The state has already decided it has a strong interest in medical research. The federal government disburses tens of billions of dollars every year in research grants via the National Institutes of Health, and tax breaks for volunteer compensation could only help speed up the numerous clinical trials that some of that money goes toward. In short, we currently tax-disincentivize otherwise very socially and economically valuable behavior.
Why can't studies just raise their compensation rates to better attract participants? As a whole, the field of research ethics is deeply averse to paying participants "too much" money, for fear of "undue inducement"—compensation so grand that it obliterates a subject's rational ability to evaluate risk and thus eliminates their ability to provide truly informed consent. (Payment is usually a few thousand dollars at most; mine was rather high.)
In fact, some ethicists are anxious over any payment at all for research subjects. An influential survey of research professionals, bioethicists, and institutional review board (IRB) members found a "pervasive ethical concern that offering payment to subjects will influence a prospective research participant's decision to enroll or remain in a trial." An astonishing 65 percent of them "agreed that participants are coerced if the offer of payment makes them participate when they otherwise would not." Yet payments continue, of course, because without payments, research would grind to a halt.
As a paid research guinea pig, I find this whole "undue inducement" framing paternalistic. And the notion that payment equals coercion is self-evidently absurd if applied across the range of human economic relations. If a study has adequate oversight, its informed consent process should be robust enough to ensure volunteers are of sound mind and can truly evaluate the risks of participation as autonomous adults, even if they are compensated in small part for those risks.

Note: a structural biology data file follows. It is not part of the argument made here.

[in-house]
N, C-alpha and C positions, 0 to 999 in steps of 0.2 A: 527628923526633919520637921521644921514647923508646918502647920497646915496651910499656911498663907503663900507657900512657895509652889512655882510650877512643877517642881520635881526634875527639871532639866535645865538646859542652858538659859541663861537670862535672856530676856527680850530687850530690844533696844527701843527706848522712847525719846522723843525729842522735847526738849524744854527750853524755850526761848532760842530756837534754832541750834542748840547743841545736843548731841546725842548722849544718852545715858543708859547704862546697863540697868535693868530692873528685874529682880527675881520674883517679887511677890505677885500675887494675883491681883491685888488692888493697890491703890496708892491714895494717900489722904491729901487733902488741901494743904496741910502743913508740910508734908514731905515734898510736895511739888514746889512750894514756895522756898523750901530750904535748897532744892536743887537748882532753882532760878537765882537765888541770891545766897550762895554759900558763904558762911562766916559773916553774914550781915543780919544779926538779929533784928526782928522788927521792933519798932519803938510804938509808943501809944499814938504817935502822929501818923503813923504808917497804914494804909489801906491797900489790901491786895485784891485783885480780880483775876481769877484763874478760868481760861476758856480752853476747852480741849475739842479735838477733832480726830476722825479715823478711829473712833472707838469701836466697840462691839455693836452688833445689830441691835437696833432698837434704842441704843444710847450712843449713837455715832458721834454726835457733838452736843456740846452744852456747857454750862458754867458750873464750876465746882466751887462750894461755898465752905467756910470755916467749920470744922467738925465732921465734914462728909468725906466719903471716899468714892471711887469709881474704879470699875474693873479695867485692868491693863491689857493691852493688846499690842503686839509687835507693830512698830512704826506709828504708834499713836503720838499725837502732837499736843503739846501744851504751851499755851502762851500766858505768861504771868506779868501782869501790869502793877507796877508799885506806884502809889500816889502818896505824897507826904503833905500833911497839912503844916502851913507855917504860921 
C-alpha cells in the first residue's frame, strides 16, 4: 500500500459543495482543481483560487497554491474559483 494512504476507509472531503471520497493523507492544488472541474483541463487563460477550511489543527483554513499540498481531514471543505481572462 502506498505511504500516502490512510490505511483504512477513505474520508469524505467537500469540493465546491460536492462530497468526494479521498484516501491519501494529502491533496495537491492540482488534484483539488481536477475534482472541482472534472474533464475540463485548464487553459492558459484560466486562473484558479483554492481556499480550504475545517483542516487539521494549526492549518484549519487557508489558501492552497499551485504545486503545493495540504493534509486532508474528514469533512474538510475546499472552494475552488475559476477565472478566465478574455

The "undue inducement" argument is rooted in a general distrust of markets in general, especially for something so visceral as a medical study. Combined with vague regulatory guidelines, the upshot is a functional price ceiling in the name of protecting participants: IRBs will reject payment that is "too high." Yet paying $1,000 versus, say, $10,000 does not eliminate any supposedly dastardly market dynamic—it simply shifts this supposed burden to low-income people, for whom $1,000 is more likely to be worth the discomfort and opportunity cost. We already know so-called professional human guinea pigs in Phase I nonchallenge drug and vaccine studies treat the field as a sort of labor market, weighing the options at different research centers and for different studies.
In the name of protecting the economically vulnerable, then, the research ethics field appears to have decided that paying people more is unethical and bad for them.
Fortunately, a clinical trial compensation tax break could raise aggregate payment to volunteers. This idea ought to have cross-ideological appeal; a tax break for the right, more lifesaving health research for the government's dollar for the left.
Clinical trials are key steps in the development of lifesaving medical advances, and the state already assumes a role in their promotion. Taxes on volunteer compensation depress participation, thereby stalling medical progress and undermining the efforts the state already funds, not to mention the many private trials not funded by the government.
Thus, the tax on my dysentery money must go—preferably before I file this year.